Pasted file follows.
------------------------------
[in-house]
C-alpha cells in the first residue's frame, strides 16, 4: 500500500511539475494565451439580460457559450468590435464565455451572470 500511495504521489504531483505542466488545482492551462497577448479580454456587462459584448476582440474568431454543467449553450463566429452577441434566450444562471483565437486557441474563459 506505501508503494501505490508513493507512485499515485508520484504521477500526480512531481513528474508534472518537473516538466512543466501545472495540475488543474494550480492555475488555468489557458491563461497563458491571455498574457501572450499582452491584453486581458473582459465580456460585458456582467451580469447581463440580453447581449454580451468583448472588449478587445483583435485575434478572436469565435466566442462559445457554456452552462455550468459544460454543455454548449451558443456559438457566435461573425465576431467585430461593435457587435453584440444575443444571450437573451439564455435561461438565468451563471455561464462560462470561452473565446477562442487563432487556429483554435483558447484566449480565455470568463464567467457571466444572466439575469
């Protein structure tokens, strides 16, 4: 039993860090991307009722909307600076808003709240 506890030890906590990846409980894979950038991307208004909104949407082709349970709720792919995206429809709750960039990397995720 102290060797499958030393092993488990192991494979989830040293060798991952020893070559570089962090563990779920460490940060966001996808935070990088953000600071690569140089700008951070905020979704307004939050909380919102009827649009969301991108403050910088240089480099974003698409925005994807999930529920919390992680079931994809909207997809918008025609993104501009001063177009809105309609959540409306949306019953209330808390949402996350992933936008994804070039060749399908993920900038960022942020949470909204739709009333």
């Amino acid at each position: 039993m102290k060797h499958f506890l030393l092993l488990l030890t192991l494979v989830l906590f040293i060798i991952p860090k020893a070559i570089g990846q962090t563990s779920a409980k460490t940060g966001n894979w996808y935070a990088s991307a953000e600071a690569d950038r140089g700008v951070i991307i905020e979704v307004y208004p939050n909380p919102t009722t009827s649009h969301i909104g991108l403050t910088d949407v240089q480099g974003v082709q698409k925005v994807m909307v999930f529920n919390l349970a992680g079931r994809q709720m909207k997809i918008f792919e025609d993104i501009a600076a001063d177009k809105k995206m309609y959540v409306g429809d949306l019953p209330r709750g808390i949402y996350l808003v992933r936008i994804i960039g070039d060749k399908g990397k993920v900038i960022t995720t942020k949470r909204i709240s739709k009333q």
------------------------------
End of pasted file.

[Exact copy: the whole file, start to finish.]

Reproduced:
[in-house]
C-alpha cells in the first residue's frame, strides 16, 4: 500500500511539475494565451439580460457559450468590435464565455451572470 500511495504521489504531483505542466488545482492551462497577448479580454456587462459584448476582440474568431454543467449553450463566429452577441434566450444562471483565437486557441474563459 506505501508503494501505490508513493507512485499515485508520484504521477500526480512531481513528474508534472518537473516538466512543466501545472495540475488543474494550480492555475488555468489557458491563461497563458491571455498574457501572450499582452491584453486581458473582459465580456460585458456582467451580469447581463440580453447581449454580451468583448472588449478587445483583435485575434478572436469565435466566442462559445457554456452552462455550468459544460454543455454548449451558443456559438457566435461573425465576431467585430461593435457587435453584440444575443444571450437573451439564455435561461438565468451563471455561464462560462470561452473565446477562442487563432487556429483554435483558447484566449480565455470568463464567467457571466444572466439575469
């Protein structure tokens, strides 16, 4: 039993860090991307009722909307600076808003709240 506890030890906590990846409980894979950038991307208004909104949407082709349970709720792919995206429809709750960039990397995720 102290060797499958030393092993488990192991494979989830040293060798991952020893070559570089962090563990779920460490940060966001996808935070990088953000600071690569140089700008951070905020979704307004939050909380919102009827649009969301991108403050910088240089480099974003698409925005994807999930529920919390992680079931994809909207997809918008025609993104501009001063177009809105309609959540409306949306019953209330808390949402996350992933936008994804070039060749399908993920900038960022942020949470909204739709009333």
């Amino acid at each position: 039993m102290k060797h499958f506890l030393l092993l488990l030890t192991l494979v989830l906590f040293i060798i991952p860090k020893a070559i570089g990846q962090t563990s779920a409980k460490t940060g966001n894979w996808y935070a990088s991307a953000e600071a690569d950038r140089g700008v951070i991307i905020e979704v307004y208004p939050n909380p919102t009722t009827s649009h969301i909104g991108l403050t910088d949407v240089q480099g974003v082709q698409k925005v994807m909307v999930f529920n919390l349970a992680g079931r994809q709720m909207k997809i918008f792919e025609d993104i501009a600076a001063d177009k809105k995206m309609y959540v409306g429809d949306l019953p209330r709750g808390i949402y996350l808003v992933r936008i994804i960039g070039d060749k399908g990397k993920v900038i960022t995720t942020k949470r909204i709240s739709k009333q």